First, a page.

by Noel Coward.
Theatre by the Lake Lakeside CA12 5DJ In rep to 7 November 2015.
Runs 2hr 25min One interval.
TICKETS: 017687 74411.
Review: Timothy Ramsden 5 August.
A production that rises to the occasion.
Fallen Angels hangs in the mid-sphere of Noël Coward’s plays – not a lost cause like The Queen Was in Her Parlour orSirocco for example, but without the status of repertory regulars like Hay Fever or Private Lives. Ian Forrest’s Keswick revival should advance its position.
Despite the tight restrictions of a repertory season where each actor has three, often varied, roles Keswick’s cast plays this comedy splendidly, with a lightness fit for the world of P G Wodehouse.
There’s a link with the golf-loving Wodehouse in the Golf expedition absenting two husbands from home just as their wives receive a letter from an old flame, his memory still burning bright in both of them.
And in Richard Earl’s Fred, a Bertie Wooster figure dressed ready for 18 holes. Wodehouse’s impeccable butler Jeeves finds female form in the new maid who knows, and is accomplished in, everything.
The play’s also a star vehicle for the two wives, struggling between desire and conscience. Coward’s light touch accompanies an examination of the blood pulsing beneath respectable middle-class appearances, a morality tale for theatre audiences then and since.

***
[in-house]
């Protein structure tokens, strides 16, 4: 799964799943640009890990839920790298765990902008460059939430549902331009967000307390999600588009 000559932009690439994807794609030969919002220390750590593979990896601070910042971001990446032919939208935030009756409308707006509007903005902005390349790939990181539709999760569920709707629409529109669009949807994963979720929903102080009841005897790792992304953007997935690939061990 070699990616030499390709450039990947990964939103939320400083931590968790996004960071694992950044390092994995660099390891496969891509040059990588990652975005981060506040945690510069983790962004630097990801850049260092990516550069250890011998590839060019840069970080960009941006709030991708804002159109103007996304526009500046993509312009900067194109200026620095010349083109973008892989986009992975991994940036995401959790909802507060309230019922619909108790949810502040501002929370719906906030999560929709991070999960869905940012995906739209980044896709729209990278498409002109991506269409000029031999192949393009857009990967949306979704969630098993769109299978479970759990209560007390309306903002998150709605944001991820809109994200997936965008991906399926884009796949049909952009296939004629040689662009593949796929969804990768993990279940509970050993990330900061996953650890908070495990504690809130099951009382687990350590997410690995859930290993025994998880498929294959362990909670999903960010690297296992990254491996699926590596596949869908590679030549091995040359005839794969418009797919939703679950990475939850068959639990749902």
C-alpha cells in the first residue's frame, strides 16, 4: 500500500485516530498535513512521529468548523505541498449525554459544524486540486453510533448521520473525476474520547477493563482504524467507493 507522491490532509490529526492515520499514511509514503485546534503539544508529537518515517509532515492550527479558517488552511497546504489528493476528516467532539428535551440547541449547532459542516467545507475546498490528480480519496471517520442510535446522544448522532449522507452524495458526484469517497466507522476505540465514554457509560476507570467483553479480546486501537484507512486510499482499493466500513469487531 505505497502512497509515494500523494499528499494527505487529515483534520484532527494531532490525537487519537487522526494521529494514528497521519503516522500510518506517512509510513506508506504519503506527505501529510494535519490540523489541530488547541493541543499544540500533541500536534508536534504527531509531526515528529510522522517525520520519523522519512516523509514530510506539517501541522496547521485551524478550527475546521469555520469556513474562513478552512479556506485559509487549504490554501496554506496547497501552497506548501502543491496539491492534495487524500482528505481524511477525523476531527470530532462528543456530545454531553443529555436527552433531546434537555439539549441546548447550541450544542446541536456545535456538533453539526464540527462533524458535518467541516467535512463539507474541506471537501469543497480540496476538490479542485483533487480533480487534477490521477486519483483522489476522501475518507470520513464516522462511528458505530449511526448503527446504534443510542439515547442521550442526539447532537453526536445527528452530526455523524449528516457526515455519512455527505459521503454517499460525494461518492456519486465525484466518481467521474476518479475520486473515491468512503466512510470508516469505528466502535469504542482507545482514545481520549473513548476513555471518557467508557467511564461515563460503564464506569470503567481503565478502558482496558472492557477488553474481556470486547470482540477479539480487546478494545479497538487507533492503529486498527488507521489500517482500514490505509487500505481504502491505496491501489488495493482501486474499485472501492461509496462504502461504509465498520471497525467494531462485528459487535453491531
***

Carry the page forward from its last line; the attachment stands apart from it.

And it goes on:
Marriage and female friendship are both tested in Coward’s artfully constructed comedy. Midway, there’s one of drama’s few successful drunken scenes, surprising because the drinking’s done by women (this was 1925), hilarious in its gradual move from sober respectability and integral to the plot as the liquor’s imbibed on empty stomachs while Julia and Jane await Maurice’s arrival for dinner.
Jonny McPherson makes a distressed contrast to his golfing friend, and Ben Ingles finally reveals the French lover’s assured skill in deception. But it’s really the women’s play.
Frances Marshall’s Jane grows wildly raucous in vino veritas, Polly Lister offers a range of subtle intonations and reactions in a quietly stellar performance while Emily Tucker, as Jasmine the maid – whom everyone calls Saunders – has a comically earnest confidence incorporating an anachronistic moment of modern bartending within a playing style that, like all the acting – and Martin Johns’ set – evokes the period while providing an immediacy of humour and wry reflection on these characters’ behaviour.
Fred: Richard Earl.
Maurice: Ben Ingles.
Julia: Polly Lister.
Jane: Frances Marshall.
Willy: Jonny McPherson.
Saunders: Emily Tucker.
Director: Ian Forrest.
Designer/Costume: Martin Johns.
Lighting: Nick Beadle.
Sound: Maura Guthrie.
Musical consultant: Richard Atkinson.
Dialect coach: Charmian Hoare.
Fight director: Peter Macqueen.